Happiness can make you rich - study

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happy kids sxc . Dr De Neve, who worked with Professor Andrew Oswald from the University of Warwick, added that the findings show how the well-being of a child is key to future success.

London - Happy children are more likely to grow up to be wealthy adults, according to new research.

A data analysis of 15,000 young adults in the US by economists at University College London, revealed that those who reported higher levels of life satisfaction, went on to receive larger paychecks than their gloomy counterparts.

This is due to the fact that people with sunny dispositions are more likely to be outgoing, finish a degree, secure work and get promoted quicker.

It marks the first time a link between happiness and income has been investigated in depth.

Results found that even a one-point increase in life satisfaction - on a scale of five - at the age of 22 led to almost $2,000 (about R17 800) higher earnings per annum seven years on.

Co-author of the study, Dr Jan-Emmanuel De Neve, said: “These findings have important implications for academics, policy makers, and the general public.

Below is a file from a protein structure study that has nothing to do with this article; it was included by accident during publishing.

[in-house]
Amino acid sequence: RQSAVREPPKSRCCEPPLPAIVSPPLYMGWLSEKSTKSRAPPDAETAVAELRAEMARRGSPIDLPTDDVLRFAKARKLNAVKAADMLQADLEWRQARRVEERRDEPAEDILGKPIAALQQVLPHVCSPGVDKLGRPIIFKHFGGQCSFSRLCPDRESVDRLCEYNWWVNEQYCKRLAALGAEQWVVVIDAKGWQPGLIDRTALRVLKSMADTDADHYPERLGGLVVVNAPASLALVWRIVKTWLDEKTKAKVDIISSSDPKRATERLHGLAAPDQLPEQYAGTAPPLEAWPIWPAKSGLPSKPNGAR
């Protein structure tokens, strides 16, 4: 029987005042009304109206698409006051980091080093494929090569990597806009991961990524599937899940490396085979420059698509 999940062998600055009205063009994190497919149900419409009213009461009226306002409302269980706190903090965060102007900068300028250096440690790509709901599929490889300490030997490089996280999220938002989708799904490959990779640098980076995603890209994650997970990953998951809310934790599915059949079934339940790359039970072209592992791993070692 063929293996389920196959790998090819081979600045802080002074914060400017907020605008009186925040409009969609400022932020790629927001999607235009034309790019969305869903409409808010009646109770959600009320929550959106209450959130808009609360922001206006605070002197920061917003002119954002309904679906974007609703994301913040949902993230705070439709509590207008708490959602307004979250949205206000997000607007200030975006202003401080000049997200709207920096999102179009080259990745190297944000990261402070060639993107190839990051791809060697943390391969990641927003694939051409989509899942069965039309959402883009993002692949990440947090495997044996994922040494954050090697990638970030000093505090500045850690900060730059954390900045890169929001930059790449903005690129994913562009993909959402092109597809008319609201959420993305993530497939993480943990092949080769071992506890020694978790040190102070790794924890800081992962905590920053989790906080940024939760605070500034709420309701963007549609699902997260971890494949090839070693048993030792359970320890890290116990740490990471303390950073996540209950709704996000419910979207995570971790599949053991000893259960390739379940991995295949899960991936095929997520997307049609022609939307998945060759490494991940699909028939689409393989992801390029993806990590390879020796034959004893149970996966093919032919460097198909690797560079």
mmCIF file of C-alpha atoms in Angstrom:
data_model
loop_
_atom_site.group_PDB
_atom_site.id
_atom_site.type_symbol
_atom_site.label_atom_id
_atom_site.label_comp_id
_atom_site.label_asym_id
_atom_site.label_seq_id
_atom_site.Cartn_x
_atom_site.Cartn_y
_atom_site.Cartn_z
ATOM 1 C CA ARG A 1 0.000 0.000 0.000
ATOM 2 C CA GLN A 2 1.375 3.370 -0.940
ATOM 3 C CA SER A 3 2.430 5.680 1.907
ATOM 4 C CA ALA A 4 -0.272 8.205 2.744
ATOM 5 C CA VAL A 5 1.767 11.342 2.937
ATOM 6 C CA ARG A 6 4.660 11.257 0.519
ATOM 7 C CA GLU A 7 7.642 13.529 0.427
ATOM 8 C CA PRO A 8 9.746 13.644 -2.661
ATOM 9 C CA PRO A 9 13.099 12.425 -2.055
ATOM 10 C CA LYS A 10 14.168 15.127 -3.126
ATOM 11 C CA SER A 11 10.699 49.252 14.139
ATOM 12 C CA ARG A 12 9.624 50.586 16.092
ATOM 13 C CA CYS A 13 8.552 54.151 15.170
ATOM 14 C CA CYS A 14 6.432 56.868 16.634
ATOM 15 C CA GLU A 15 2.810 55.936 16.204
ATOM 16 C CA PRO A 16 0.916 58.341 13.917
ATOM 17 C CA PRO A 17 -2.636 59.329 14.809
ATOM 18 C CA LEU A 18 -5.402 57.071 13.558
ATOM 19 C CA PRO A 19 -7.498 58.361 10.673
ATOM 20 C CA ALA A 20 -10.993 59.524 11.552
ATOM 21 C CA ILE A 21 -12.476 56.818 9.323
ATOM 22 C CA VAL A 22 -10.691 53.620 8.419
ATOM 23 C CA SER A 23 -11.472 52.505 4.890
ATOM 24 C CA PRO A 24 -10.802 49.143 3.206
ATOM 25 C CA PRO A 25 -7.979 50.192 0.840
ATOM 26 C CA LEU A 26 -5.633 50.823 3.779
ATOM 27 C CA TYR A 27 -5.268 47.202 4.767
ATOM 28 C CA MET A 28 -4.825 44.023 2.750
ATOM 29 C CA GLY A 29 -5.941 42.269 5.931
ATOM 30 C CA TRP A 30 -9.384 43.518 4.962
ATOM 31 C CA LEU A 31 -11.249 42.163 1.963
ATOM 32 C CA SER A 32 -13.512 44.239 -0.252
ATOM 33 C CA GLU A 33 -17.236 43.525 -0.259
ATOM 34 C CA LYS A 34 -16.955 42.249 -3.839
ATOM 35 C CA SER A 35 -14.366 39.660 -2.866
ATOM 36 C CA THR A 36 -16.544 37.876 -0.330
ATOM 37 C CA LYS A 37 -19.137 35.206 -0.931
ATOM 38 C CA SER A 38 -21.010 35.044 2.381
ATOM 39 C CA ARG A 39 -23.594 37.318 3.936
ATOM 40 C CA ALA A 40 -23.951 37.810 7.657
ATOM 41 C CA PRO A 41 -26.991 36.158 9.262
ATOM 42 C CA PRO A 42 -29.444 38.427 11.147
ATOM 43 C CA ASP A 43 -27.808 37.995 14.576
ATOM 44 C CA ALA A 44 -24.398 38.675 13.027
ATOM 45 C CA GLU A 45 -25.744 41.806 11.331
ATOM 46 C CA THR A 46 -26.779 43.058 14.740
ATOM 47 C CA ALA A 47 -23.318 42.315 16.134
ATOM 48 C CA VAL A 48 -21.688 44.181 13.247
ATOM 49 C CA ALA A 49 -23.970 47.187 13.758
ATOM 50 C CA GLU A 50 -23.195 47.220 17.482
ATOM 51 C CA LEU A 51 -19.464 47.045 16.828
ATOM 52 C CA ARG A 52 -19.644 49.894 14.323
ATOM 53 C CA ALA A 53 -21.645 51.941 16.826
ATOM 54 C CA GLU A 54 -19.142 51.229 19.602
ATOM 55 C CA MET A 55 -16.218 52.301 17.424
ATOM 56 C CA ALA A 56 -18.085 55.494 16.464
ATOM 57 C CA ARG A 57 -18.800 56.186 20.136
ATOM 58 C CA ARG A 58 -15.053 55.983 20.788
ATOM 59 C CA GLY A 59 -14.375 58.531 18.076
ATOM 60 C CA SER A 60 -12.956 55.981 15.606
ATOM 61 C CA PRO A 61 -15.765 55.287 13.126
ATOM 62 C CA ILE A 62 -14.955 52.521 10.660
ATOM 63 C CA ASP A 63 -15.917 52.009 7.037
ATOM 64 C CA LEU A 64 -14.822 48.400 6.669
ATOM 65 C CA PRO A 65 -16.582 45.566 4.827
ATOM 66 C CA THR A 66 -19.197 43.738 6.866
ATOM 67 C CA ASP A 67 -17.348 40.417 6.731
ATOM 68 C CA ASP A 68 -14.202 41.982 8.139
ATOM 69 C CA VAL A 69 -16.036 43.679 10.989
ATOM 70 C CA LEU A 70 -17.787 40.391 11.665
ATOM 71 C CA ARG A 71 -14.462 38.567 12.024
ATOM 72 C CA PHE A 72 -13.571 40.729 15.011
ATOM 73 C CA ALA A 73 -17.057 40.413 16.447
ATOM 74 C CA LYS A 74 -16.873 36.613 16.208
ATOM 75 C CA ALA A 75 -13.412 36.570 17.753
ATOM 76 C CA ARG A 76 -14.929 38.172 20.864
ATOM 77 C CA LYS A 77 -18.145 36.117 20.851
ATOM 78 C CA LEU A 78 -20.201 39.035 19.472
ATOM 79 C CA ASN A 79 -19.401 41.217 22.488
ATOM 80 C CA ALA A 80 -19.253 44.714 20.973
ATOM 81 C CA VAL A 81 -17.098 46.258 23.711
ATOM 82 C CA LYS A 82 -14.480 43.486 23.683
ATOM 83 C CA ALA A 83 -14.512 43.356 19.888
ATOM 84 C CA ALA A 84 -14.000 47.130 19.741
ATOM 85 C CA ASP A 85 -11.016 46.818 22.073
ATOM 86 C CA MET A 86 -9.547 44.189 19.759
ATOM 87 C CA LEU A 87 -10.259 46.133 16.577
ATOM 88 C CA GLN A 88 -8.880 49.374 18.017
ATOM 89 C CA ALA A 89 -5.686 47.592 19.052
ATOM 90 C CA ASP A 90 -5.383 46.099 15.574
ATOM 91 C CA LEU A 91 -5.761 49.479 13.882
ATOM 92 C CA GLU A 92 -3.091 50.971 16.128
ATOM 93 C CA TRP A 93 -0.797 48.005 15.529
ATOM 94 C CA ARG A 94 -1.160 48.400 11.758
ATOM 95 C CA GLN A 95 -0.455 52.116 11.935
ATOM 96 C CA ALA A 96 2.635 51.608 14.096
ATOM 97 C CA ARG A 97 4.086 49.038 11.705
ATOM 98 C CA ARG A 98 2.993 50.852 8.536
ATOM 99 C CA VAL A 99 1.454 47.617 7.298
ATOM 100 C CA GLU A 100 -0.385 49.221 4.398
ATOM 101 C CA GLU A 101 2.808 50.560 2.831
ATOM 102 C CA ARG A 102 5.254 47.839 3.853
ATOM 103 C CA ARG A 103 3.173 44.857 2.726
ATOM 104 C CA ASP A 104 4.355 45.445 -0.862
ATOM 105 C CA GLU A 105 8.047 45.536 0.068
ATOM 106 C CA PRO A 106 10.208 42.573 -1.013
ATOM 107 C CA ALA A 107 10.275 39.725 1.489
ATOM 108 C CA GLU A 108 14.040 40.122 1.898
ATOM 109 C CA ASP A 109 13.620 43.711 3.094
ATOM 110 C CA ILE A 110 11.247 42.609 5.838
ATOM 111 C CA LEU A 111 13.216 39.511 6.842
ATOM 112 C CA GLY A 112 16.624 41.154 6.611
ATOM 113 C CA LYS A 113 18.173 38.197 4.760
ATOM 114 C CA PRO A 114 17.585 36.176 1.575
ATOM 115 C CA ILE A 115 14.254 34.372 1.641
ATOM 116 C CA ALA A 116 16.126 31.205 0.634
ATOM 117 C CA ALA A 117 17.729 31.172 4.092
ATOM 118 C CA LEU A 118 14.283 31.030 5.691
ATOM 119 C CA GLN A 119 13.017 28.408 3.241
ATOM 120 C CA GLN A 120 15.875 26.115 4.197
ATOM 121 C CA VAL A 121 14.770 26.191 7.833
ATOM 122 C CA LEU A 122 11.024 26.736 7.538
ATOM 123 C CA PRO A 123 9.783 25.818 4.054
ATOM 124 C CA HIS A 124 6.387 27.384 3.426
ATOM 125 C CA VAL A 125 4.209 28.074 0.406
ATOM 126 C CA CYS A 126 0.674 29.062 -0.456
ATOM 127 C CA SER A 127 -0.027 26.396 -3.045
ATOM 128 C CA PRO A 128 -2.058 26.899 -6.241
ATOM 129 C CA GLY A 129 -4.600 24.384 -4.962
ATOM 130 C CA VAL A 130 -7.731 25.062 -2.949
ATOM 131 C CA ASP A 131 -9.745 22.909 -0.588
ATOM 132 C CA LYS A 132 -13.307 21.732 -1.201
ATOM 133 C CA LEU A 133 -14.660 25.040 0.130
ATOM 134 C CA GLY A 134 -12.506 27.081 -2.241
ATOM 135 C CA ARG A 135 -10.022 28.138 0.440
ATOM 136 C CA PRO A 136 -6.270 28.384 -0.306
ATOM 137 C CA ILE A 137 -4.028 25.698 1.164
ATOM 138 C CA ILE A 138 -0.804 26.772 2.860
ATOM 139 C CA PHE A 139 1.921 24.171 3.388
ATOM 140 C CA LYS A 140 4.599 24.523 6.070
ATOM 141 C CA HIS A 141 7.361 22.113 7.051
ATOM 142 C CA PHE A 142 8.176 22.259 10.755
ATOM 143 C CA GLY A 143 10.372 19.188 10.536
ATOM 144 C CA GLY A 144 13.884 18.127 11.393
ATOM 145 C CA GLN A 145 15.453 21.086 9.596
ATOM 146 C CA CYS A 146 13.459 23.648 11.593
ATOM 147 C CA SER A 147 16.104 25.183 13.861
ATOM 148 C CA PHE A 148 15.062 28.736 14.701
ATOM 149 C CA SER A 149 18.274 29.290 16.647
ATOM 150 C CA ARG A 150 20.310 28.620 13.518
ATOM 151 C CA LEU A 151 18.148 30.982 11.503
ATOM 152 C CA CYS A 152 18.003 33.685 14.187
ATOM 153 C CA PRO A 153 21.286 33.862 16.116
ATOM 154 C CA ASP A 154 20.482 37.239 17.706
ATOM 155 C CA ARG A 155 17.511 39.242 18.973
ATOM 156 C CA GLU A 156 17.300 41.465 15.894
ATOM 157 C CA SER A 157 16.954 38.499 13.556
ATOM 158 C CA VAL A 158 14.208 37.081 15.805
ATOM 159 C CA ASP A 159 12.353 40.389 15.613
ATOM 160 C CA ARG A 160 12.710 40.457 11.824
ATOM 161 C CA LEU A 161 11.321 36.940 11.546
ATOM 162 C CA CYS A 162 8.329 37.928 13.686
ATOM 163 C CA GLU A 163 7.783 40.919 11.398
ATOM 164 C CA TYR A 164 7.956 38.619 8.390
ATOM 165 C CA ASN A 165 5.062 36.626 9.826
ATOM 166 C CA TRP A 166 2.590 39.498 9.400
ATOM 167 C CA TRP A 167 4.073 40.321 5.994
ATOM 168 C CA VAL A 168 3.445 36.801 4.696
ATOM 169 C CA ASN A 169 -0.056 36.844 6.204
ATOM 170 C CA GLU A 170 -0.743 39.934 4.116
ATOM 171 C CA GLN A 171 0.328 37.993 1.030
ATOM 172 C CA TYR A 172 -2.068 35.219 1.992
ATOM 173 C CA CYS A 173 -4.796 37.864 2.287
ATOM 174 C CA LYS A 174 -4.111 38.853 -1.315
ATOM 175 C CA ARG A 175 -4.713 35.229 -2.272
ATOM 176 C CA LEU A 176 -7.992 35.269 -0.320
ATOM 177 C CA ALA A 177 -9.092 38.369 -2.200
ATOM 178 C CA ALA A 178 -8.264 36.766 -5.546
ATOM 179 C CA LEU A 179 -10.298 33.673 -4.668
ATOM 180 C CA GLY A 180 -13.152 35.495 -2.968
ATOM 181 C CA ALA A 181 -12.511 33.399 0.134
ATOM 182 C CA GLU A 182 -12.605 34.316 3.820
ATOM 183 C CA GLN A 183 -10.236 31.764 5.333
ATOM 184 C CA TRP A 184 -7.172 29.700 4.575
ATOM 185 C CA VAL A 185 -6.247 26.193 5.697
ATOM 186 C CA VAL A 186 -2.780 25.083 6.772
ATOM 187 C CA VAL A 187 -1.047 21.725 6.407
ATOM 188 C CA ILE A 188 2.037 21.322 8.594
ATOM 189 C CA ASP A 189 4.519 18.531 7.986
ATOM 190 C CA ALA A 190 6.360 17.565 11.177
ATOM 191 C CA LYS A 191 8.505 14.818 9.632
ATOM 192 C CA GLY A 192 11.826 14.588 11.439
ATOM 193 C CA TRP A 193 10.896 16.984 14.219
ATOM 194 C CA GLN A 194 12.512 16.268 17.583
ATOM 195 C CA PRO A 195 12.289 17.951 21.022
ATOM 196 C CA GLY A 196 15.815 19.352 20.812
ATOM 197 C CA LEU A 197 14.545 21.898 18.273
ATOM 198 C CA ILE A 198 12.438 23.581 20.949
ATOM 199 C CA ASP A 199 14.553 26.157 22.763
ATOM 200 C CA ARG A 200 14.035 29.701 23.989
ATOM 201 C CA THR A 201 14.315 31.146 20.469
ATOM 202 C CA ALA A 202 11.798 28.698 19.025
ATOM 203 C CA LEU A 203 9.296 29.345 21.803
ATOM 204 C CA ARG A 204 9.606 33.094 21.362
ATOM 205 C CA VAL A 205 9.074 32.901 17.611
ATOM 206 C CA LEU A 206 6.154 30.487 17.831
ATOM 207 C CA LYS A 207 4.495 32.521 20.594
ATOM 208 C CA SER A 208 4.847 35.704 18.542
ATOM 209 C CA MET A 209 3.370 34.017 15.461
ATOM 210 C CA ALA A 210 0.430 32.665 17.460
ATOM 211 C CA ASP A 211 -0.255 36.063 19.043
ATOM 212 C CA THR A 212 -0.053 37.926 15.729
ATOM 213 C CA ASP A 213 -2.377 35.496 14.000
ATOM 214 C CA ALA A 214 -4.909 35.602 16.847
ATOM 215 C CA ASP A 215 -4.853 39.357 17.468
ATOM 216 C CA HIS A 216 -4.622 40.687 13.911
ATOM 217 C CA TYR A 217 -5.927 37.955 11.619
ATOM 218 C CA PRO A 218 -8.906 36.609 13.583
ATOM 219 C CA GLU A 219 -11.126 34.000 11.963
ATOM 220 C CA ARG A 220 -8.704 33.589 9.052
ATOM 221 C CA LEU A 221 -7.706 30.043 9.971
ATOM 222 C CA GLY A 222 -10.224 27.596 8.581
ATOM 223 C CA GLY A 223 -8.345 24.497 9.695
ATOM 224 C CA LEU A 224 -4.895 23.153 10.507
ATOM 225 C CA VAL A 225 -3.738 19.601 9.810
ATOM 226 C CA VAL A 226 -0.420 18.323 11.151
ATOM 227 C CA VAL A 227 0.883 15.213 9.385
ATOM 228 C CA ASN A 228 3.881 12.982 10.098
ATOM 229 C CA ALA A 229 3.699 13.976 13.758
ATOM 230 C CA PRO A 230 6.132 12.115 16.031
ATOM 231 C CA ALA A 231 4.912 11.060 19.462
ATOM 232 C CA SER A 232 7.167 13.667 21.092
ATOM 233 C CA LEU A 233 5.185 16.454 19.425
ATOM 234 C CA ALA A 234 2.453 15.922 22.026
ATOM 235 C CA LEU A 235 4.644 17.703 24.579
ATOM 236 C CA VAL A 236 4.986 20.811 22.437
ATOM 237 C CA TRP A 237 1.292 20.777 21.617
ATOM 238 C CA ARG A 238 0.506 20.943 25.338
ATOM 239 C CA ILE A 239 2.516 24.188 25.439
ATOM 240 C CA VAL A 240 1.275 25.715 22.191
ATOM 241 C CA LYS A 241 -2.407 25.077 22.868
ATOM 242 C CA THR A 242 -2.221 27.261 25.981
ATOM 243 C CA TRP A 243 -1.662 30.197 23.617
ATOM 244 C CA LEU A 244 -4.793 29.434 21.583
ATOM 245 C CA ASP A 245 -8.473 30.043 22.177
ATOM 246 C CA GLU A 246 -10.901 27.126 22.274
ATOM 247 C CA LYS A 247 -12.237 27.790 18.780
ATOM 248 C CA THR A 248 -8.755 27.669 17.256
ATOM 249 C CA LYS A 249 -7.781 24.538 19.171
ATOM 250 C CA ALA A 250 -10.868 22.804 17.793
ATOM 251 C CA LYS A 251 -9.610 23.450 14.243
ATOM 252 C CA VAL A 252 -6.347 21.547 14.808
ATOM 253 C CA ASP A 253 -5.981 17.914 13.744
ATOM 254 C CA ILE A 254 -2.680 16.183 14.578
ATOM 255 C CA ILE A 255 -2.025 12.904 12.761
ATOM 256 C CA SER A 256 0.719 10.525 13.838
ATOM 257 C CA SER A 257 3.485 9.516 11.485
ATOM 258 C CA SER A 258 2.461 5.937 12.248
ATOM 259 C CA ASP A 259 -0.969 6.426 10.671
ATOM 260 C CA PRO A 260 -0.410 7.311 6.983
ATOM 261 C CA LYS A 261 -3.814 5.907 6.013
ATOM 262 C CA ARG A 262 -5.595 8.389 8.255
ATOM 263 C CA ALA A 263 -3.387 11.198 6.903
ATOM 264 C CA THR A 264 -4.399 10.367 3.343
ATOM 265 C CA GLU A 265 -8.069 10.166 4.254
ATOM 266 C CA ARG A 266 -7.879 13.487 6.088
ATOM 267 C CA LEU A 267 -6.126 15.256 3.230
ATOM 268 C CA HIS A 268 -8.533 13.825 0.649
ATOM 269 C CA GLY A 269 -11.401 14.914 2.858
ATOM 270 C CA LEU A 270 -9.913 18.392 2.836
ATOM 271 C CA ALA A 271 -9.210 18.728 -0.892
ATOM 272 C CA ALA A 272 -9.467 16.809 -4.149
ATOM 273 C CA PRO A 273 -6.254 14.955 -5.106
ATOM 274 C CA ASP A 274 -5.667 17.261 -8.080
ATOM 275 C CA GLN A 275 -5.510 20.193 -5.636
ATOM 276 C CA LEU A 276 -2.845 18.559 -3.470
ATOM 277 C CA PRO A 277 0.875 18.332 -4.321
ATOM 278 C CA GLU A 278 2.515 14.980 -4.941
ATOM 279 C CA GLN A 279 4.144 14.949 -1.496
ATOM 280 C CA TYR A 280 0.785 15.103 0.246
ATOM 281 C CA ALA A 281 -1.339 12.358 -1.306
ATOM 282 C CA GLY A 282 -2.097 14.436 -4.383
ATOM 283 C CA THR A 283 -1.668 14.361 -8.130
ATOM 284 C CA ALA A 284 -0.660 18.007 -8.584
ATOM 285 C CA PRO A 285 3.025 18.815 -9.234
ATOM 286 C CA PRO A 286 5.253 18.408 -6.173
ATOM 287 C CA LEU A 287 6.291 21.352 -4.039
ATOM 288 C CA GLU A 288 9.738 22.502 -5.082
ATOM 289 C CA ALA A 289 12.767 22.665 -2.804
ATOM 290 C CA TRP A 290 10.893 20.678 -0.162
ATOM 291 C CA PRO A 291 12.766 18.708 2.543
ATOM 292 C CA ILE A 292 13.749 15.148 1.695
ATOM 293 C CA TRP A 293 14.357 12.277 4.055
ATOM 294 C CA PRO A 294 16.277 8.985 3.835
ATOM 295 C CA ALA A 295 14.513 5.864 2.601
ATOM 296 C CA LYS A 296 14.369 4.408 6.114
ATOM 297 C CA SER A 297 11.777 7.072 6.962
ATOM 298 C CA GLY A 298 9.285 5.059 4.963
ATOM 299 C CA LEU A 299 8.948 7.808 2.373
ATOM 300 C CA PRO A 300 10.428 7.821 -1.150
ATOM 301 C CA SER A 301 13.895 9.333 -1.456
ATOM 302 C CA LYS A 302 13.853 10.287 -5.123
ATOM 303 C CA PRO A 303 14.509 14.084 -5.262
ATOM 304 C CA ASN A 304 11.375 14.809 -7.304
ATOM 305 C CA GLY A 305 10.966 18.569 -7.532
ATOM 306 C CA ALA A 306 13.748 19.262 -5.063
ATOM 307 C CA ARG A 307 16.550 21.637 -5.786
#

“For academics they reveal the strong possibility for reverse causality between income and happiness - a relationship that most have assumed unidirectional and causal.

“For policy makers, they highlight the importance of promoting general well-being, not just because happiness is what the general population aspires to but also for its economic impact.”

Dr De Neve, who worked with Professor Andrew Oswald from the University of Warwick, added that the findings show how the well-being of a child is key to future success.

He urged parents to create and maintain emotionally healthy home environments.

However findings highlighted that there are a range of factors outside of the home that cannot be controlled by guardians, as siblings often reported different emotions.

The study took into account the education, physical health, genetic variation, IQ, self-esteem and current happiness of subjects.

It appears in the November 19 edition of Proceedings of the National Academy of Sciences. - Daily Mail

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